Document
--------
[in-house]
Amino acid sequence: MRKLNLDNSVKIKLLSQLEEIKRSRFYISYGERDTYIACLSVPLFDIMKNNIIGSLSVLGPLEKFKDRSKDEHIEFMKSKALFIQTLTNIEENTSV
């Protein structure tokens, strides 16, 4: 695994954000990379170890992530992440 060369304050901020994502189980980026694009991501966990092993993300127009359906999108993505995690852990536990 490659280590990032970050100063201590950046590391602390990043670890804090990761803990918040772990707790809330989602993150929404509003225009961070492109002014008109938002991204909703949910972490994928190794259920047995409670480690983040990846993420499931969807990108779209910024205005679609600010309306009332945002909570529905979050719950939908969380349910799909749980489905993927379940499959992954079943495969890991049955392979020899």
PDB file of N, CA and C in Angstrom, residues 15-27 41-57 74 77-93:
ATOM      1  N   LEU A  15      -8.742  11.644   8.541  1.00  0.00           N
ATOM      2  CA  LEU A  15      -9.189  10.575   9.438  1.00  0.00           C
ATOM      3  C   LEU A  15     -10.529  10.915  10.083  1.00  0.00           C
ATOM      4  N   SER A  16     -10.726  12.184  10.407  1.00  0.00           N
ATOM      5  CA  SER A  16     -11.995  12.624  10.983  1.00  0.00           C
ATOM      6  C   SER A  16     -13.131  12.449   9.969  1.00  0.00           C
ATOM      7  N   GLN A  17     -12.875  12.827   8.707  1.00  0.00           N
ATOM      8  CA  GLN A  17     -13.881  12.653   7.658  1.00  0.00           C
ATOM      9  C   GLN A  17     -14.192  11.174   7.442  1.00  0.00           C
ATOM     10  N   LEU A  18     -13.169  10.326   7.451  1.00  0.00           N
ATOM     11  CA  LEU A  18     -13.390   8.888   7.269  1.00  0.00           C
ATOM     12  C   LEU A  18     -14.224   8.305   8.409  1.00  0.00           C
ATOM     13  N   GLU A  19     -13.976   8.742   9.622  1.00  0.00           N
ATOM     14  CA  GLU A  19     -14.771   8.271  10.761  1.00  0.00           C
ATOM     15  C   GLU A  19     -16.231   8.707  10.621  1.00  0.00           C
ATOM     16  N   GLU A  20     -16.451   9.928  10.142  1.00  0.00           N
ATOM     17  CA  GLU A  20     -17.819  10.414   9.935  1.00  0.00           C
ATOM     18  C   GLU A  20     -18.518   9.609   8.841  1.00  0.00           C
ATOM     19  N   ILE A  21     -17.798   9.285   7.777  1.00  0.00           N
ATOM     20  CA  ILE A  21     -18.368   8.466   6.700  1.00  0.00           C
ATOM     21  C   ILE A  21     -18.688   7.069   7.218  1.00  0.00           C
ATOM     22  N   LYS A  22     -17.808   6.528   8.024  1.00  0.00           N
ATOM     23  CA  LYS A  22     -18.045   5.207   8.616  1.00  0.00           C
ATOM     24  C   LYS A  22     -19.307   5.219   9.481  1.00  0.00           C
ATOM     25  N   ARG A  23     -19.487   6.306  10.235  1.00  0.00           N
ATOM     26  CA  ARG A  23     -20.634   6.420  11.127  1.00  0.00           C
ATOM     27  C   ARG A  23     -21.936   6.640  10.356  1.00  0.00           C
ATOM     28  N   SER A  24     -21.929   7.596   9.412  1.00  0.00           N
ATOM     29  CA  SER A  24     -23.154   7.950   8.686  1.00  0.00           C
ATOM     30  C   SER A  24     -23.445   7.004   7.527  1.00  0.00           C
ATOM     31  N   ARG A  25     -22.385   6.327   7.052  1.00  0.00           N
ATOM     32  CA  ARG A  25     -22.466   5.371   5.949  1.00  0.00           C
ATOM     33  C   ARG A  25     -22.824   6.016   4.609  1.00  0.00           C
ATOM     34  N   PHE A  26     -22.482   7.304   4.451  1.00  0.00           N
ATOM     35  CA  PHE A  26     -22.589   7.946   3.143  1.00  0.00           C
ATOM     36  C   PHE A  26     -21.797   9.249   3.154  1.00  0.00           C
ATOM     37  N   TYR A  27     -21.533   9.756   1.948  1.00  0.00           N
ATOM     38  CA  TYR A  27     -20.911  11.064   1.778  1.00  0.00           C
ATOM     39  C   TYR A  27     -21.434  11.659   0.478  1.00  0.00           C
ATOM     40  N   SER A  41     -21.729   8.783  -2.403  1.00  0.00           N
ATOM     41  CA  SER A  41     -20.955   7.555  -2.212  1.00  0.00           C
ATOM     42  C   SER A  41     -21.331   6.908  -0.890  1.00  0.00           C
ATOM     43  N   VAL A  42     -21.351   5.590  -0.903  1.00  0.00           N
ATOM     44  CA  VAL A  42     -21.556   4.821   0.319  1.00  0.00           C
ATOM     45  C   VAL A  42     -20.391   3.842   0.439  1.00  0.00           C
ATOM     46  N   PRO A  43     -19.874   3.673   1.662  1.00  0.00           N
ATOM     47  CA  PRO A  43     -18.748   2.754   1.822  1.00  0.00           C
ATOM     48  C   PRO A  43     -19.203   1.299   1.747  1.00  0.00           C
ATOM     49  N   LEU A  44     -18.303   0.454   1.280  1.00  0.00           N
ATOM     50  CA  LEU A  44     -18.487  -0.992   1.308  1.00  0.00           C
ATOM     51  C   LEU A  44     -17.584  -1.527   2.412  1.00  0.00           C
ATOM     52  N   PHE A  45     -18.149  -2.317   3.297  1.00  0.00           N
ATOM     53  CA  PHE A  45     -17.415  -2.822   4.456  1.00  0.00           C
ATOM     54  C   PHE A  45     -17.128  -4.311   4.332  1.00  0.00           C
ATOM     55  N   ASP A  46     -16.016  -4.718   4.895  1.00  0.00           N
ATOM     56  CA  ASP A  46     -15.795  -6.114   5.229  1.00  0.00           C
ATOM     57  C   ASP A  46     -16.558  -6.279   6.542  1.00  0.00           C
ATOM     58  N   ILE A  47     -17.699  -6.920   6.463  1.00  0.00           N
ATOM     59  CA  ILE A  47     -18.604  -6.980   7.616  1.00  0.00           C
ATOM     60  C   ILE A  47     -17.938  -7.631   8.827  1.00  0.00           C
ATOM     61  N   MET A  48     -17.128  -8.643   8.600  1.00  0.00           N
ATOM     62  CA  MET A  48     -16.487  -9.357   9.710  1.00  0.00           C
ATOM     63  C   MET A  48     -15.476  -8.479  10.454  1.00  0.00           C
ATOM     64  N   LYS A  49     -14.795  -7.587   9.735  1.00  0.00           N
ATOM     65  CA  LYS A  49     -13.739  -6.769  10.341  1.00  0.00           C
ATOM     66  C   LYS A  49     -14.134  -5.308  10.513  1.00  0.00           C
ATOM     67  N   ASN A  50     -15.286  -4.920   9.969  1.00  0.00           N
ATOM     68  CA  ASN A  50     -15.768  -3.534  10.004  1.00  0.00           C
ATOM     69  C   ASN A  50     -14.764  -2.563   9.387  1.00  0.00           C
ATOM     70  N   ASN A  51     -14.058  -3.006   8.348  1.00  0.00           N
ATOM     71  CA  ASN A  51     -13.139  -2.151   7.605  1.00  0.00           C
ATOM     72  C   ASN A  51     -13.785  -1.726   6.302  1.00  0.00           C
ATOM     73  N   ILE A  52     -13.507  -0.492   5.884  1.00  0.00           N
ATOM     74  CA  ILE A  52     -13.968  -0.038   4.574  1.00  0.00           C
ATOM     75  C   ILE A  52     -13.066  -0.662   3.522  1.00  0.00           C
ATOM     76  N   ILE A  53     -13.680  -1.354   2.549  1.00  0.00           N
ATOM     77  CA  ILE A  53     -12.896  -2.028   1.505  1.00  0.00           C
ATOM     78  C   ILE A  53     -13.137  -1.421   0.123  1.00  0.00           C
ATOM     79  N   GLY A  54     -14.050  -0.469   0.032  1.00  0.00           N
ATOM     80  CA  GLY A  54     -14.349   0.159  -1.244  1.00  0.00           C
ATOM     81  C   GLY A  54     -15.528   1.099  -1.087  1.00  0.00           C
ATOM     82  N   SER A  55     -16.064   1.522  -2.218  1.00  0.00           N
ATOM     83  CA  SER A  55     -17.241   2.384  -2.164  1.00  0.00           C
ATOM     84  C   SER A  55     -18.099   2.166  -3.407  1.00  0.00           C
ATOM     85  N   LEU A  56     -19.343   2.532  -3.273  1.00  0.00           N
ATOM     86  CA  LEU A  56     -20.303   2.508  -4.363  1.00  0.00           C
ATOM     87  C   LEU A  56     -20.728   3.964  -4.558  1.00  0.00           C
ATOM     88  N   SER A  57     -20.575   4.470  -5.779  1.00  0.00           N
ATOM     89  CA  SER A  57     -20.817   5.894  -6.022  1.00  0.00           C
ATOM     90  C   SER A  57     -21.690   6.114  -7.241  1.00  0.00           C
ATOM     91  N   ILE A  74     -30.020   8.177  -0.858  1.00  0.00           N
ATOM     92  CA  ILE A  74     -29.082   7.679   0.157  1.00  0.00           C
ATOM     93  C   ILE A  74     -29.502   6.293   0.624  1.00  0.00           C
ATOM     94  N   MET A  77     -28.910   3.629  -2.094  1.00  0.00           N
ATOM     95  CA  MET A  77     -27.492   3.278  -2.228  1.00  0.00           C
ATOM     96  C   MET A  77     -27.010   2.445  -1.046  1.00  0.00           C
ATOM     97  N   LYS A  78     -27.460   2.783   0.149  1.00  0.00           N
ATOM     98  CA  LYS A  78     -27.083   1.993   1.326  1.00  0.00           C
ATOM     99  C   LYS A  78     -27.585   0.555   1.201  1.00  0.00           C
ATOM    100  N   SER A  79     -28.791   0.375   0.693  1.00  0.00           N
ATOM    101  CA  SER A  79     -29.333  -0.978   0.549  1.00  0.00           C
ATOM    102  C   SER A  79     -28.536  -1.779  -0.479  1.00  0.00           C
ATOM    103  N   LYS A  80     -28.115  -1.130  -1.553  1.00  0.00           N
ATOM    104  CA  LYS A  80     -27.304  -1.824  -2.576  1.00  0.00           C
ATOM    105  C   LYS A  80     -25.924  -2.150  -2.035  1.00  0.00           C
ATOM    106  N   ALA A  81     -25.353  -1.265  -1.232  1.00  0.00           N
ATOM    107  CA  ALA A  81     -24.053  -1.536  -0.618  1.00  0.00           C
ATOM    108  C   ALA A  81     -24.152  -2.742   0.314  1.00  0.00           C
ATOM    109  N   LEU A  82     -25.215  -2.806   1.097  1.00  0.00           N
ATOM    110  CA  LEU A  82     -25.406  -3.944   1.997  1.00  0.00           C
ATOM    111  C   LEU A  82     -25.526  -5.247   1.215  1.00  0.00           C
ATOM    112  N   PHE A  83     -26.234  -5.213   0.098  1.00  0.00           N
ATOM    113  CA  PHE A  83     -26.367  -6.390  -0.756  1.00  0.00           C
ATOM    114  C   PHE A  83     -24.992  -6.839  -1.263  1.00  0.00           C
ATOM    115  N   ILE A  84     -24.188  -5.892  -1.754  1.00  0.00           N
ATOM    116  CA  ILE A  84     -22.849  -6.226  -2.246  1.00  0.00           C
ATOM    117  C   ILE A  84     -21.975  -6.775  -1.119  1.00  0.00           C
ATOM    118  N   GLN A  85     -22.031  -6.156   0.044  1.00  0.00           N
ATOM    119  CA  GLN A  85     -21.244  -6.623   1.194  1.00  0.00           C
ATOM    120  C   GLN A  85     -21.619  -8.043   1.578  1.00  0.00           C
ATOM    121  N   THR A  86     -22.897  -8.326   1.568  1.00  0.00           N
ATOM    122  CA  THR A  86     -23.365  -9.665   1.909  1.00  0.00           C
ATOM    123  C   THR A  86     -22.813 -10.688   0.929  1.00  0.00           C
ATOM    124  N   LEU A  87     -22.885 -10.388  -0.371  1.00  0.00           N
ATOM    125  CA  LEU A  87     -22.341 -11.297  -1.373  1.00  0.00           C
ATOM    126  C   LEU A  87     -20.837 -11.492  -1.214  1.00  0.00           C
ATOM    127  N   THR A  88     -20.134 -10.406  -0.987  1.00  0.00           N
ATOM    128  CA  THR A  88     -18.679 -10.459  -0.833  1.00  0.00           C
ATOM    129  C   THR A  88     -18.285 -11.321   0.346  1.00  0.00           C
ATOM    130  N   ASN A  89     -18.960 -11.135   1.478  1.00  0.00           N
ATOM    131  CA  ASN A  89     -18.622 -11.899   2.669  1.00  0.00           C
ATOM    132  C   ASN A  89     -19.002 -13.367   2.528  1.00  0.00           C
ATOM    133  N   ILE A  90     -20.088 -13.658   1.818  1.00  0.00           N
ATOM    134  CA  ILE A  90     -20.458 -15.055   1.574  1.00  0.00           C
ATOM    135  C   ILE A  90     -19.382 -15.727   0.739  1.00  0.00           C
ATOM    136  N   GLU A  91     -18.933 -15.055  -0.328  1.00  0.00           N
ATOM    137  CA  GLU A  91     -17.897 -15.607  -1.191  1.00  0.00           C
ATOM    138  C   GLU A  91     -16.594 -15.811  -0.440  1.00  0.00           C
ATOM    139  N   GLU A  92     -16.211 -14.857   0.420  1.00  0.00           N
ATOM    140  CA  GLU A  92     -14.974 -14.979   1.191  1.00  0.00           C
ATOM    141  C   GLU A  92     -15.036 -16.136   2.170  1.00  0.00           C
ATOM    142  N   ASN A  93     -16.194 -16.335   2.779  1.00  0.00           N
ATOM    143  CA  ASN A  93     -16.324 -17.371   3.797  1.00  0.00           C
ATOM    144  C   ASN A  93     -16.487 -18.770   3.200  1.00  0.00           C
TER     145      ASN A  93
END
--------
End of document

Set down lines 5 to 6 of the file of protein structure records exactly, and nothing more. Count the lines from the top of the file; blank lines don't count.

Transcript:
ATOM      1  N   LEU A  15      -8.742  11.644   8.541  1.00  0.00           N
ATOM      2  CA  LEU A  15      -9.189  10.575   9.438  1.00  0.00           C